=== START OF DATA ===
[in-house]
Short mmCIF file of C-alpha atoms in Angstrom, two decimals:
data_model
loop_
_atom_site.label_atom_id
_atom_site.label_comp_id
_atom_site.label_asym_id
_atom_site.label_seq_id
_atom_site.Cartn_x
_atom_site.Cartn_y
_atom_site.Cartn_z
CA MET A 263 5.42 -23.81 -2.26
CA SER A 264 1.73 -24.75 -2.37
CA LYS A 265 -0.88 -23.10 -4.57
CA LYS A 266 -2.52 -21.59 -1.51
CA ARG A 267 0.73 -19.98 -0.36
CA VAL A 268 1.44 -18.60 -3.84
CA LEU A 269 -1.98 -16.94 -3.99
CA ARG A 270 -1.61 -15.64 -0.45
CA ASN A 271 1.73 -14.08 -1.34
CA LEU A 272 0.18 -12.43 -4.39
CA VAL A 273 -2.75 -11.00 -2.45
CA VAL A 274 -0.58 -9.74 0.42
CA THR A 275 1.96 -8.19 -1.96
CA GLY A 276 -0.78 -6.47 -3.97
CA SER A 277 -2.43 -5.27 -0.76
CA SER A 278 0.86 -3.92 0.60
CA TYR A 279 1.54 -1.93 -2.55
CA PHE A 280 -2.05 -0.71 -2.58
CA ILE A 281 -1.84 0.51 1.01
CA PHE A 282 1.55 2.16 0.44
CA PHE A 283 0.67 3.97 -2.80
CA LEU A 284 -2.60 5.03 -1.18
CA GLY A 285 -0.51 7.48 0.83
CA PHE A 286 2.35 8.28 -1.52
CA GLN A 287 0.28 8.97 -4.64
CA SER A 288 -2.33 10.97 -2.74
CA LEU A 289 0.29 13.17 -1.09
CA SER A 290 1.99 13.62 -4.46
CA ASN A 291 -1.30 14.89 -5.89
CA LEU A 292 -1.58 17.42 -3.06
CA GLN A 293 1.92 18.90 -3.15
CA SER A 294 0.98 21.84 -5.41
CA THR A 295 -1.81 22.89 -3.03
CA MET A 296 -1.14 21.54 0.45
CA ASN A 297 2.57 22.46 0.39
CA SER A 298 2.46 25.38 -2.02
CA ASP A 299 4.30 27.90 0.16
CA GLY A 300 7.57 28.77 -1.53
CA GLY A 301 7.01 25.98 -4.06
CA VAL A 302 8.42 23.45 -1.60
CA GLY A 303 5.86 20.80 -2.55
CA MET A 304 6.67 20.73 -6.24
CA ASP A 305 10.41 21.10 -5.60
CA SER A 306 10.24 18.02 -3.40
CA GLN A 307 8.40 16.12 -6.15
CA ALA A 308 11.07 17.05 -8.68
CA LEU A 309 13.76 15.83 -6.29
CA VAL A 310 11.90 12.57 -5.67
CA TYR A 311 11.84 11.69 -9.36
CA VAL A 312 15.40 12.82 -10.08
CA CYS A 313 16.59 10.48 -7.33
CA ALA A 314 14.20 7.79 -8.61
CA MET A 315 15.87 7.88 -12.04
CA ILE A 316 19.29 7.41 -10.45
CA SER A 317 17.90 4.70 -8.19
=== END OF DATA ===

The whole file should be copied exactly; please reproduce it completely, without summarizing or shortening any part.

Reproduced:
[in-house]
Short mmCIF file of C-alpha atoms in Angstrom, two decimals:
data_model
loop_
_atom_site.label_atom_id
_atom_site.label_comp_id
_atom_site.label_asym_id
_atom_site.label_seq_id
_atom_site.Cartn_x
_atom_site.Cartn_y
_atom_site.Cartn_z
CA MET A 263 5.42 -23.81 -2.26
CA SER A 264 1.73 -24.75 -2.37
CA LYS A 265 -0.88 -23.10 -4.57
CA LYS A 266 -2.52 -21.59 -1.51
CA ARG A 267 0.73 -19.98 -0.36
CA VAL A 268 1.44 -18.60 -3.84
CA LEU A 269 -1.98 -16.94 -3.99
CA ARG A 270 -1.61 -15.64 -0.45
CA ASN A 271 1.73 -14.08 -1.34
CA LEU A 272 0.18 -12.43 -4.39
CA VAL A 273 -2.75 -11.00 -2.45
CA VAL A 274 -0.58 -9.74 0.42
CA THR A 275 1.96 -8.19 -1.96
CA GLY A 276 -0.78 -6.47 -3.97
CA SER A 277 -2.43 -5.27 -0.76
CA SER A 278 0.86 -3.92 0.60
CA TYR A 279 1.54 -1.93 -2.55
CA PHE A 280 -2.05 -0.71 -2.58
CA ILE A 281 -1.84 0.51 1.01
CA PHE A 282 1.55 2.16 0.44
CA PHE A 283 0.67 3.97 -2.80
CA LEU A 284 -2.60 5.03 -1.18
CA GLY A 285 -0.51 7.48 0.83
CA PHE A 286 2.35 8.28 -1.52
CA GLN A 287 0.28 8.97 -4.64
CA SER A 288 -2.33 10.97 -2.74
CA LEU A 289 0.29 13.17 -1.09
CA SER A 290 1.99 13.62 -4.46
CA ASN A 291 -1.30 14.89 -5.89
CA LEU A 292 -1.58 17.42 -3.06
CA GLN A 293 1.92 18.90 -3.15
CA SER A 294 0.98 21.84 -5.41
CA THR A 295 -1.81 22.89 -3.03
CA MET A 296 -1.14 21.54 0.45
CA ASN A 297 2.57 22.46 0.39
CA SER A 298 2.46 25.38 -2.02
CA ASP A 299 4.30 27.90 0.16
CA GLY A 300 7.57 28.77 -1.53
CA GLY A 301 7.01 25.98 -4.06
CA VAL A 302 8.42 23.45 -1.60
CA GLY A 303 5.86 20.80 -2.55
CA MET A 304 6.67 20.73 -6.24
CA ASP A 305 10.41 21.10 -5.60
CA SER A 306 10.24 18.02 -3.40
CA GLN A 307 8.40 16.12 -6.15
CA ALA A 308 11.07 17.05 -8.68
CA LEU A 309 13.76 15.83 -6.29
CA VAL A 310 11.90 12.57 -5.67
CA TYR A 311 11.84 11.69 -9.36
CA VAL A 312 15.40 12.82 -10.08
CA CYS A 313 16.59 10.48 -7.33
CA ALA A 314 14.20 7.79 -8.61
CA MET A 315 15.87 7.88 -12.04
CA ILE A 316 19.29 7.41 -10.45
CA SER A 317 17.90 4.70 -8.19